Costa Rica indigenous leader shot amid tensions over land rights

Nina Lakhani
Photograph: Maxime Bessieres/Alamy Stock Photo

An indigenous leader leading his people’s effort to reclaim ancestral land in Costa Rica has been wounded in a gun attack – the latest in a spate of targeted violence which has gone unpunished by authorities.

Mainor Ortiz Delgado, 29, a leader of the Bribri indigenous people in Salitre, Puntarenas province, was shot in the right leg earlier this month – the third time Ortiz has been shot allegedly by members of the same family in 14 months.

The suspected gunman, who carried out the gun attack in broad daylight in front of Delgado’s 13-year-old son, was detained but released within 24 hours.

Costa Rica, an eco-tourism hub with 5 million inhabitants, is Central America’s safest and most equitable country.

But in recent years, the Bribri people attempting to recoup lost land have been subject to dozens of violent attacks, racist harassment and trumped-up retaliatory lawsuits with almost total impunity.

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As a result, the Inter-American Commission on Human Rights issued precautionary measures in 2015, calling on Costa Rican authorities to protect the lives and physical integrity of the Bribri and their indigenous neighbours, the Brörán people.

But the violence continued because the state failed to take action, according to Vanessa Jiménez, a lawyer with the not-for-profit organization Forest Peoples Programme who works with the indigenous communities.

This latest gun attack comes less than a year after 59-year-old Sergio Rojas Ortiz, an internationally acclaimed Bribri land and human rights defender, was shot dead at home in Salitre following years of death threats, harassment and assaults linked to his work.

At the time, the government acknowledged the growing violence against the country’s indigenous peoples involved in conflicts with mestizo families who have illegally occupied their ancestral lands, and pledged to deliver justice. Rojas Ortiz’s killers remain at large, and the land disputes remain unresolved.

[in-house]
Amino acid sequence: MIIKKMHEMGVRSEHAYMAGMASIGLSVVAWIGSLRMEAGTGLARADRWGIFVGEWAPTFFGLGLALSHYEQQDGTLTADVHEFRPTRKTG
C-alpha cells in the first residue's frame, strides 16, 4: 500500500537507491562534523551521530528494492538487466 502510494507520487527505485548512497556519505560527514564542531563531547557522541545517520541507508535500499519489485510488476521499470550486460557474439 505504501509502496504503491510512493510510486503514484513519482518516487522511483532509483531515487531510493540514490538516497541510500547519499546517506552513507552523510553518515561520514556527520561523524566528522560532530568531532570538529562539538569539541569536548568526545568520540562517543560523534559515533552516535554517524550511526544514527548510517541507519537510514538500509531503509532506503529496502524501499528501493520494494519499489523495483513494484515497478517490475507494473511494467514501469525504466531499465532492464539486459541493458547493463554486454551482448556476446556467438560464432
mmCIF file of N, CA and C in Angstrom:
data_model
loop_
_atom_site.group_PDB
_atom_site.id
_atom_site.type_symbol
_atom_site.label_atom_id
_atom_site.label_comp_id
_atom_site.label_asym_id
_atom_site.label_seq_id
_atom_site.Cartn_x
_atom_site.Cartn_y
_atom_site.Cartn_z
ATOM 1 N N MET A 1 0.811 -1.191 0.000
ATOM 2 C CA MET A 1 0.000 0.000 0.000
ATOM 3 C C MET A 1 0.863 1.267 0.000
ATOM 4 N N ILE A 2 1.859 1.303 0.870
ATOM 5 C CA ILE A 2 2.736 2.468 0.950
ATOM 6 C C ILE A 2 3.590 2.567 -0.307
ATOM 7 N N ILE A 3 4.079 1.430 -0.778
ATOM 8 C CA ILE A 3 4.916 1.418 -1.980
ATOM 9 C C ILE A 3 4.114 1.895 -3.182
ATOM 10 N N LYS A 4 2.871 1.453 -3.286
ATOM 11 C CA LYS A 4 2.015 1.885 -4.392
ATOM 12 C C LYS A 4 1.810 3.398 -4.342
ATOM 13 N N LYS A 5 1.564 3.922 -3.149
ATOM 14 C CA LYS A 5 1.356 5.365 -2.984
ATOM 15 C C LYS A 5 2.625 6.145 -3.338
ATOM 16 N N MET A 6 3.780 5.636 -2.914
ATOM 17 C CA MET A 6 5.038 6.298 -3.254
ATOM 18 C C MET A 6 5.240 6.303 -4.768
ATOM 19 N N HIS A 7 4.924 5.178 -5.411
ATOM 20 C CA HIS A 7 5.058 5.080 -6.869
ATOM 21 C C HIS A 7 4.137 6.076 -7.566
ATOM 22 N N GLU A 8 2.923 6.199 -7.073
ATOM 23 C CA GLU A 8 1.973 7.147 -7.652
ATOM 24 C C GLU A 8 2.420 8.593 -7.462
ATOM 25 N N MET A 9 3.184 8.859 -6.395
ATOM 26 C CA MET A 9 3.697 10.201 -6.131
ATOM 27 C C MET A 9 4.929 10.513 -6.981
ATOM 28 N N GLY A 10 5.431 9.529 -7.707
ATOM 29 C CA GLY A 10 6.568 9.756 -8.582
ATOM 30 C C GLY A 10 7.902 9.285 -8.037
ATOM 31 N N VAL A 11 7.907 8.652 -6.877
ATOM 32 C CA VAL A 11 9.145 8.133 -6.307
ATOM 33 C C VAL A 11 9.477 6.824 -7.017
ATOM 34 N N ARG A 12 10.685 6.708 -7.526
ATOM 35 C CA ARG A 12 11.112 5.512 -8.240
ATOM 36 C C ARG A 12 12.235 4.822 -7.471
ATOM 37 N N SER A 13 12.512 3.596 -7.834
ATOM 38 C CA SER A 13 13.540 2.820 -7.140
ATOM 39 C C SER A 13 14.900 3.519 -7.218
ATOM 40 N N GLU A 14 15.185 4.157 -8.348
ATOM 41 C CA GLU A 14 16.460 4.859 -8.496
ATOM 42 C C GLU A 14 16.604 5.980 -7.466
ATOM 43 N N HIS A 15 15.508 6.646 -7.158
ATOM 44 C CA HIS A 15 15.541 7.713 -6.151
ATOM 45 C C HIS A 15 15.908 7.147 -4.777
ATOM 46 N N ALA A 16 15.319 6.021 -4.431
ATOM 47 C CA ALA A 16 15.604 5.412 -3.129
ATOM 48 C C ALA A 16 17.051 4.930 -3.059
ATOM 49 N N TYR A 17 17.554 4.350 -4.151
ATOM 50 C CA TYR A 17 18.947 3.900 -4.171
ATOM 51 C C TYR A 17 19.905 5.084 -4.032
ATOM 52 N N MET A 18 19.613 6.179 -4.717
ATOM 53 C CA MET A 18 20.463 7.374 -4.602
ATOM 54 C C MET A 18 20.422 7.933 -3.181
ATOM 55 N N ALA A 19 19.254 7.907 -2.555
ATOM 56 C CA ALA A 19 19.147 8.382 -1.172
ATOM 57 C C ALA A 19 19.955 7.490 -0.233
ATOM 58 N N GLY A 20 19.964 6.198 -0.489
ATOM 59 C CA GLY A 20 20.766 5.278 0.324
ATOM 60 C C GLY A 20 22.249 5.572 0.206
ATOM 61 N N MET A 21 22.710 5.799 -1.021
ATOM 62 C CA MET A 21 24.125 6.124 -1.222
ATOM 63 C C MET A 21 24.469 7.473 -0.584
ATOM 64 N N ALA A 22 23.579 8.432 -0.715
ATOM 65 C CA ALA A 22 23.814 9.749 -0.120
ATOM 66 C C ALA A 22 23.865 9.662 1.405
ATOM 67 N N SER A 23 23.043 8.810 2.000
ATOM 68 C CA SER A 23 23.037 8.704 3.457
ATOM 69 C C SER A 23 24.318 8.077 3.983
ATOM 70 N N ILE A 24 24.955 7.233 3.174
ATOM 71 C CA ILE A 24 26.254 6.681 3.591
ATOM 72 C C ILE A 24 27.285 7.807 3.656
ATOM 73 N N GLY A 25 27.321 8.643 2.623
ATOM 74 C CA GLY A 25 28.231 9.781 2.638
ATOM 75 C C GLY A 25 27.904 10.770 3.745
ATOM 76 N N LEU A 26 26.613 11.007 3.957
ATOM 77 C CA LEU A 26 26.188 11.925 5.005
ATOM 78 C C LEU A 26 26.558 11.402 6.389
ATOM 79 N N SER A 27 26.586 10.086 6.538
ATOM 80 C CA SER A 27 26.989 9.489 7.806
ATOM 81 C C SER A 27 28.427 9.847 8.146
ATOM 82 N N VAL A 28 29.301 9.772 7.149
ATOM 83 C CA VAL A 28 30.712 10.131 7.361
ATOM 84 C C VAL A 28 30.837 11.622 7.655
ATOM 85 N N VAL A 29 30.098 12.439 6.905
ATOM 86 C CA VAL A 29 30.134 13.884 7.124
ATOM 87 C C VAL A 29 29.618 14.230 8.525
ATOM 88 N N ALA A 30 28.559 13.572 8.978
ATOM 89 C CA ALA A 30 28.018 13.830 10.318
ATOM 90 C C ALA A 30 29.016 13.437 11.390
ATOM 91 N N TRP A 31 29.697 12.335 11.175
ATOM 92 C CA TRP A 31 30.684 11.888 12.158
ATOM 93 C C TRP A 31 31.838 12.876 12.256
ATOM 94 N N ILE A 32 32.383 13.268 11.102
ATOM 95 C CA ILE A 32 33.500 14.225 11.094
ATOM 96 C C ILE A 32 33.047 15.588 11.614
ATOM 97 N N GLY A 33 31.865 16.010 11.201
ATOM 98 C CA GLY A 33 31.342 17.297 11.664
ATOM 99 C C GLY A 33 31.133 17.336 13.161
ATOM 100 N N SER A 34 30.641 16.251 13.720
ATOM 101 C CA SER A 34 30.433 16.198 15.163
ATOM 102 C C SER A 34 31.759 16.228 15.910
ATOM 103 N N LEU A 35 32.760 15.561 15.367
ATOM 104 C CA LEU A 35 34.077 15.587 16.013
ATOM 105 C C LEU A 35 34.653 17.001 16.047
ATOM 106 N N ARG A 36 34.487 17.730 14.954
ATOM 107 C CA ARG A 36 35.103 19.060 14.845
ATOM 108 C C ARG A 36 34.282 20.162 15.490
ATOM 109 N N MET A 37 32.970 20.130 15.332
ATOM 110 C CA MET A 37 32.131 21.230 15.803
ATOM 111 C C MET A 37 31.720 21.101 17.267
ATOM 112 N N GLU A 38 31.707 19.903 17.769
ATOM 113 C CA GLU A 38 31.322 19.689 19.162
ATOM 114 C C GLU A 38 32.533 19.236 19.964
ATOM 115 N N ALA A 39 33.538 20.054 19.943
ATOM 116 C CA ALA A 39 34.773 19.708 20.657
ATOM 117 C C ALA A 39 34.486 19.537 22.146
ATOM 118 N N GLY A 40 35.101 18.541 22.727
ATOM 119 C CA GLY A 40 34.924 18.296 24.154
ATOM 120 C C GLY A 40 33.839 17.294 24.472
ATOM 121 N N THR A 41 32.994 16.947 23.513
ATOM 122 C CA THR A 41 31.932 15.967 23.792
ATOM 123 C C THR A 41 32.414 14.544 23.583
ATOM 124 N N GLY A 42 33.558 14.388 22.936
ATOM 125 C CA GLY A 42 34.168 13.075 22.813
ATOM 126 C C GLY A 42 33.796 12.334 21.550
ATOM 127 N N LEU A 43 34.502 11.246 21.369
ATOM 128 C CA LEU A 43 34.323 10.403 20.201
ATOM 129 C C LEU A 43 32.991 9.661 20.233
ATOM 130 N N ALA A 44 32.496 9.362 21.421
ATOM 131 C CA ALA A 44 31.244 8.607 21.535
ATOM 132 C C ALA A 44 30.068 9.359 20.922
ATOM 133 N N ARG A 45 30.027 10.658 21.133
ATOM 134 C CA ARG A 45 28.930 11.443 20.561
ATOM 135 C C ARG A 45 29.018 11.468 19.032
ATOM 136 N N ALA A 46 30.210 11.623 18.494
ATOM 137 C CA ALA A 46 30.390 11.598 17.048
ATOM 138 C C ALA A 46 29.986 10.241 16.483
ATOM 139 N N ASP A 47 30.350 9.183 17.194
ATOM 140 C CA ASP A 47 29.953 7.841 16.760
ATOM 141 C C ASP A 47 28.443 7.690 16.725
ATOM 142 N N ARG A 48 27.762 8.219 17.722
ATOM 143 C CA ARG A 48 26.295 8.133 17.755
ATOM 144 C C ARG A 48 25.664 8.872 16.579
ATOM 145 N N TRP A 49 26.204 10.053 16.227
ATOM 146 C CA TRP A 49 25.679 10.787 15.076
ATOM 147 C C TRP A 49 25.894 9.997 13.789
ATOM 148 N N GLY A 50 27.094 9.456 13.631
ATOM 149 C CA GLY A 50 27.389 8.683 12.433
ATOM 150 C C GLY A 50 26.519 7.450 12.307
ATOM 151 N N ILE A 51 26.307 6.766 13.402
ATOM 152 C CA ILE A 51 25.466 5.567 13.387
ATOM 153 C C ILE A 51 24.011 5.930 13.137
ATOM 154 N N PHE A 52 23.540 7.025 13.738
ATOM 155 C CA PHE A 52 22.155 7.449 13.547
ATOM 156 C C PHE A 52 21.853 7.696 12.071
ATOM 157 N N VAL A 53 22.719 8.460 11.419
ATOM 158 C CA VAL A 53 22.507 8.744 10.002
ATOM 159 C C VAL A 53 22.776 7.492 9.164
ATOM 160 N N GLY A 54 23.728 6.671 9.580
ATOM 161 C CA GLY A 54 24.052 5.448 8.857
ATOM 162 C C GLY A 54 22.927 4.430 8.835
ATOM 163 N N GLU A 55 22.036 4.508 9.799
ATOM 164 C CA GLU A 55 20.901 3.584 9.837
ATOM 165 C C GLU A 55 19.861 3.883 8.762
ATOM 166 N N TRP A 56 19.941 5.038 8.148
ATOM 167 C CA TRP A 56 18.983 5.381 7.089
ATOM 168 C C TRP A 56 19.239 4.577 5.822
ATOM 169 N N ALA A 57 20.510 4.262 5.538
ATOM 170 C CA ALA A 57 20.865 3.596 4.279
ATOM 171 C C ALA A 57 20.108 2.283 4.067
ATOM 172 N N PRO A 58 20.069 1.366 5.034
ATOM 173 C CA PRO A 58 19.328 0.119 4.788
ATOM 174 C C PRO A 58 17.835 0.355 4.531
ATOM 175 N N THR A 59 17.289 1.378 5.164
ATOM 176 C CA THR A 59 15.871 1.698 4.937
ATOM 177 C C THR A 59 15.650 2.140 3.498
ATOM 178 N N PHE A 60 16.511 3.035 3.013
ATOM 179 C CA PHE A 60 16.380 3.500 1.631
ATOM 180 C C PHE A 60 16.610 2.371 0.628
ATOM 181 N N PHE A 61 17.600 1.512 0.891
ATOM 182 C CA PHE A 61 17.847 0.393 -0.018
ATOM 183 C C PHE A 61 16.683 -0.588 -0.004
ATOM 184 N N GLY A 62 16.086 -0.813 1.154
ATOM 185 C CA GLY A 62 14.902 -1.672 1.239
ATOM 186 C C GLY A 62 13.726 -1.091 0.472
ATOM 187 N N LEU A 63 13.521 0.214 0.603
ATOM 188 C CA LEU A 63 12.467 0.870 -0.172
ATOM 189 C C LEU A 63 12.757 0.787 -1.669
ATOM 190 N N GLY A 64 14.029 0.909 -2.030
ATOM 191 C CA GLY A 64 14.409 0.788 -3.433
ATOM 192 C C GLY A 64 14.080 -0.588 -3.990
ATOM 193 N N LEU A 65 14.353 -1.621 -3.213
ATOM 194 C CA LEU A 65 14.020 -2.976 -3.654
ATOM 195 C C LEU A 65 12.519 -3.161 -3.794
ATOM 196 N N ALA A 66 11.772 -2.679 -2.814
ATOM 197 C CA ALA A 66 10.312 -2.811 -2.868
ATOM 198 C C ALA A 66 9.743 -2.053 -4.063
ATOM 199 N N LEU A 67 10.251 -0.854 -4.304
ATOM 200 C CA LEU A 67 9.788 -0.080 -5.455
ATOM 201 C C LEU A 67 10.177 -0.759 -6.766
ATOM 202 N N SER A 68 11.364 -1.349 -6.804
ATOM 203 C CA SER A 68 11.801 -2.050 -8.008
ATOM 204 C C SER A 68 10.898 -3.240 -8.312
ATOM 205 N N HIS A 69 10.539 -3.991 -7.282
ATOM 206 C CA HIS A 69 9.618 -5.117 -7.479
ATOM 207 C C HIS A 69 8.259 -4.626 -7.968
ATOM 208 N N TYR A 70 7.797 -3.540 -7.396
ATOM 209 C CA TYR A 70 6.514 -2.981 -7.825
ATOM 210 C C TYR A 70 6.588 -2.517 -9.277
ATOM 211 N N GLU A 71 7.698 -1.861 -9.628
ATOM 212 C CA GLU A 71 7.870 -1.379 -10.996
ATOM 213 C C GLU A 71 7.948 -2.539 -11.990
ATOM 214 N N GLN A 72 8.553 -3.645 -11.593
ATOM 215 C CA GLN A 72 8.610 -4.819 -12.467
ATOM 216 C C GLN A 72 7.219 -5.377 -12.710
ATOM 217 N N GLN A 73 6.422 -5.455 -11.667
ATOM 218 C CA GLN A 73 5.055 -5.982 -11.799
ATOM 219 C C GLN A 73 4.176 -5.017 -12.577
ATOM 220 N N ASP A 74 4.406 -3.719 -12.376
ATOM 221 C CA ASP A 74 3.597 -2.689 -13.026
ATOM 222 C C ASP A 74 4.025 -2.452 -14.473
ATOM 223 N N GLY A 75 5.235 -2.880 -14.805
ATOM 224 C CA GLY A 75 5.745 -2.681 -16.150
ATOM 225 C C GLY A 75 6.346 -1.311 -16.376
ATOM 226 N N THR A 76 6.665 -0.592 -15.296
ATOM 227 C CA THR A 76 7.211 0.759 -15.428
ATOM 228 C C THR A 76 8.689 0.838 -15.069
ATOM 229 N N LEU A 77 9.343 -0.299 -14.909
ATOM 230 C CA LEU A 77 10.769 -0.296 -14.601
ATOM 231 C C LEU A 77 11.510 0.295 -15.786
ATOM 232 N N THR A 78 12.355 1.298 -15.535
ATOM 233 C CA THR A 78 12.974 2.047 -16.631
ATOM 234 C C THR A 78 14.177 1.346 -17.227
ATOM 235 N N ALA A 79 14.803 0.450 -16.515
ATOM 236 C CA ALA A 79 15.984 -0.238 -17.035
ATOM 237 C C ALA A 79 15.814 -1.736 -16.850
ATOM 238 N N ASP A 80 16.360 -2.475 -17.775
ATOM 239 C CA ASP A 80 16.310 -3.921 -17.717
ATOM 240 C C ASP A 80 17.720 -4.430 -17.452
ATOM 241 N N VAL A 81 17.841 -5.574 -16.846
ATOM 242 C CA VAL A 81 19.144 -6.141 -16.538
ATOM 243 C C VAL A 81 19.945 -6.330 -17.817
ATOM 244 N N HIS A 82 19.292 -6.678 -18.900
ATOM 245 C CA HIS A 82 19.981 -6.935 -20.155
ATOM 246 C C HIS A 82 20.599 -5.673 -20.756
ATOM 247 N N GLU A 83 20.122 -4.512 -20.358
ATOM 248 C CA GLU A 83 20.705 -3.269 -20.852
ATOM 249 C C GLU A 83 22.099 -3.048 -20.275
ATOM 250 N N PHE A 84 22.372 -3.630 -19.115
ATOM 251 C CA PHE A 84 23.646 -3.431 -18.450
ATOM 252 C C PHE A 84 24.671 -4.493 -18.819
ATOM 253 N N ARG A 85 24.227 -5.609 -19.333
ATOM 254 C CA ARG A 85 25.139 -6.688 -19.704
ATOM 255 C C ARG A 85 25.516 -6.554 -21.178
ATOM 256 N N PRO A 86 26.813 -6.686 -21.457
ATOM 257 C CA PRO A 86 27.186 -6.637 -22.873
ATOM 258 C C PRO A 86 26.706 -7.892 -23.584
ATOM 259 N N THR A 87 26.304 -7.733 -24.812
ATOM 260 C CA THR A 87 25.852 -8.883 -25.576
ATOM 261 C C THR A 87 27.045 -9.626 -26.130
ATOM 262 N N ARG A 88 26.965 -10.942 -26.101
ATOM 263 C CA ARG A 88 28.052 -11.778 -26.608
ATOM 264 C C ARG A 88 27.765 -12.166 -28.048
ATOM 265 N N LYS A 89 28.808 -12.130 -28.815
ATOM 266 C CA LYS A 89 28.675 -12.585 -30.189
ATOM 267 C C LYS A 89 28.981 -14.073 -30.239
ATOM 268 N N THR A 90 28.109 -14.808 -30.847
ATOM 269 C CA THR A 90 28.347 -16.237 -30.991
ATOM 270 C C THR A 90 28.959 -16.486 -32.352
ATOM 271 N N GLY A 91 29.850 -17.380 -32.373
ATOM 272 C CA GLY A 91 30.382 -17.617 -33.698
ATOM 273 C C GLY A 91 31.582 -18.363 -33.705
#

“The state has relinquished its duty and has abandoned these indigenous people to seek justice in the court system which also fails them,” Jiménez told the Guardian. “The impunity has empowered those who want to do harm to the Bribri and Brörán.”

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Latin America is the most dangerous continent in the world to defend land rights and natural resources, and indigenous and rural communities bear the brunt of the violence.

Costa Rica has eight indigenous ethnic groups totalling 105,00 people, according to the latest census, who represent approximately 2.4% of the total population. There are 24 legally recognised indigenous territories, which are exclusively for indigenous communities with historical ties to the land.

Families who settled on these lands before the 1977 Indigenous Act was enacted are considered “good faith’ illegal settlers who are entitled to compensation and relocation by the government. Those who occupied the land after the law was passed are considered “bad faith” settlers with no right to recourse.

But the law has never been implemented, and the land never returned.

Frustrated by the lack of progress, the Bribri in Salitre and the Brörán in neighbouring Térraba, have taken matters into their own hands, and retaken possession of some homes and land through non-violent occupations.

The response, on the other hand, has often been violent.

In 2013, Ortiz was attacked by 10 men who tortured him with a hot cattle branding iron, and shot him, lodging a bullet in his left thigh. He was also shot in 2019.

His mother, Mariana Delgado Morales, said: “They want to kill my son and the government has known of his precarious situation, but they do nothing effective and meaningful to protect him. I fear he will end up like Sergio [Rojas Ortiz].”

Last year, Magdalena Figueroa Morales, a Bribri elder, was seriously injured after a disgruntled neighbour threw liquid pesticide in her face. Shortly after, the elderly woman’s makeshift shack was burned down in a suspected arson attack. No one was arrested.

Despite the land recuperated, around half of the Bribri territory remains occupied by non-indigenous families and farmers.